at the expense of the many. Gen. Butler's words have never been
more apropos than in the current U.S. abomination in Iraq: "Out
of war nations acquire additional territory, if they are victorious.
They just take it. This newly acquired territory is promptly exploited
by the few . . . . The general public shoulders the bill,"
as do the soldiers and their families whose lives are sacrificed
for the benefit of those who profit from war.

For
those who doubt this assessment, I invite you to read Murray Rothbard's
excellent essay, Wall
Street, Banks, and American Foreign Policy
. Rothbard was
always fond of asking the cui bono? question (i.e., "who
benefits?"), an inquiry that almost always identifies the hidden
interests of governmental policies. From at least the Civil
War onward, economic interests have manipulated foreign policies,
including wars, to serve the interests of major commercial, industrial,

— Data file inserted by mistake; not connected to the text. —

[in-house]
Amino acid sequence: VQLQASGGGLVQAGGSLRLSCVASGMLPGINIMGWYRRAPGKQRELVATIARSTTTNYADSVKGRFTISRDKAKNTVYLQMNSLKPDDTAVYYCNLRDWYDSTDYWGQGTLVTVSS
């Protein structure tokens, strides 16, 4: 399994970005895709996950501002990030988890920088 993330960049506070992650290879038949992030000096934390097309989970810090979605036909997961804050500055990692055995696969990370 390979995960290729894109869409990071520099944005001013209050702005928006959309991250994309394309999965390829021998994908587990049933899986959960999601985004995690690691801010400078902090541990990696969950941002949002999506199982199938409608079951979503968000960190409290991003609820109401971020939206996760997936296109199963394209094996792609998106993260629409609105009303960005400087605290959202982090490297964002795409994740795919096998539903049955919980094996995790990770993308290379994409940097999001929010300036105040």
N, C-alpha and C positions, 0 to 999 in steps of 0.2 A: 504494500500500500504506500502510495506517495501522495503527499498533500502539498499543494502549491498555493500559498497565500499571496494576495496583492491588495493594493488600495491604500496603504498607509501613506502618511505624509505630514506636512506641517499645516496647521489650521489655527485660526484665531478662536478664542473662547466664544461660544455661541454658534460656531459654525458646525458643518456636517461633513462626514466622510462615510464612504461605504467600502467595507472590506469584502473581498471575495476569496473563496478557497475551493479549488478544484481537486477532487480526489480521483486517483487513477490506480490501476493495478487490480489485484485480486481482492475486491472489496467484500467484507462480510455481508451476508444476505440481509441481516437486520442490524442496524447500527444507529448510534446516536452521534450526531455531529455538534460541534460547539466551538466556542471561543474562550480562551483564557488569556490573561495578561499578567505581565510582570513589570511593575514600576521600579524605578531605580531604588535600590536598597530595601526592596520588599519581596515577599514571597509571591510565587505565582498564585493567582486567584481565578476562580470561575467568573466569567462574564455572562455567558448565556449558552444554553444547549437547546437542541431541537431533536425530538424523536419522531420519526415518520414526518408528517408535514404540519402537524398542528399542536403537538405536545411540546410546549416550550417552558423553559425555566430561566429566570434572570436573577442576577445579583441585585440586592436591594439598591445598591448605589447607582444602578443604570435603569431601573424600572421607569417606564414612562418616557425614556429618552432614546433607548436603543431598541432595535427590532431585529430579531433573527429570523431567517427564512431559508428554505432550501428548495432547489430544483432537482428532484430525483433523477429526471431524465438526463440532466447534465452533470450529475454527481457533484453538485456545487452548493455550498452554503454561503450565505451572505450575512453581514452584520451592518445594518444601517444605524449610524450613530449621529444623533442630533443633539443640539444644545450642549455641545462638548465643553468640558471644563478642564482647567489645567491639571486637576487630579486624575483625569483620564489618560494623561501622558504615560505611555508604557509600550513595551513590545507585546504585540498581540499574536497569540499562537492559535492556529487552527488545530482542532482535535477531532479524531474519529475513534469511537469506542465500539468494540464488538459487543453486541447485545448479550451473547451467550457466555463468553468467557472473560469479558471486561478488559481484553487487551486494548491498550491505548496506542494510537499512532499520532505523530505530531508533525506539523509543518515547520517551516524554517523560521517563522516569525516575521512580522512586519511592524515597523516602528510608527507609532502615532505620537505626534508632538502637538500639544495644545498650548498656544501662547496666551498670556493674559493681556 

and financial institutions. In so doing, the institutional interests
of the state have also been advanced.

A
Civil War that was belatedly sold to a gullible public on the pretext
of "freeing the slaves," was actually designed to preserve
the American nation-state in order to advance Northern economic
interests at the expense of the South. The Spanish-American War,
World Wars I and II, and the Cold War, had in common the purpose
of furthering American corporate interests in other regions of the
world. The avenging of the alleged attack on the battleship "Maine,"
"making the world safe for democracy," retaliating for
the attack on Pearl Harbor, or preventing the "international
communist conspiracy" from subduing the rest of the world through
the collapse of "dominoes," have served only to enlist
the gullible Americans in service to corporate-state interests.
The bumper-sticker from the 1960s that read "war is good business:
invest your son" had it right.

The
problem that the Bush administration had in selling the Iraqi invasion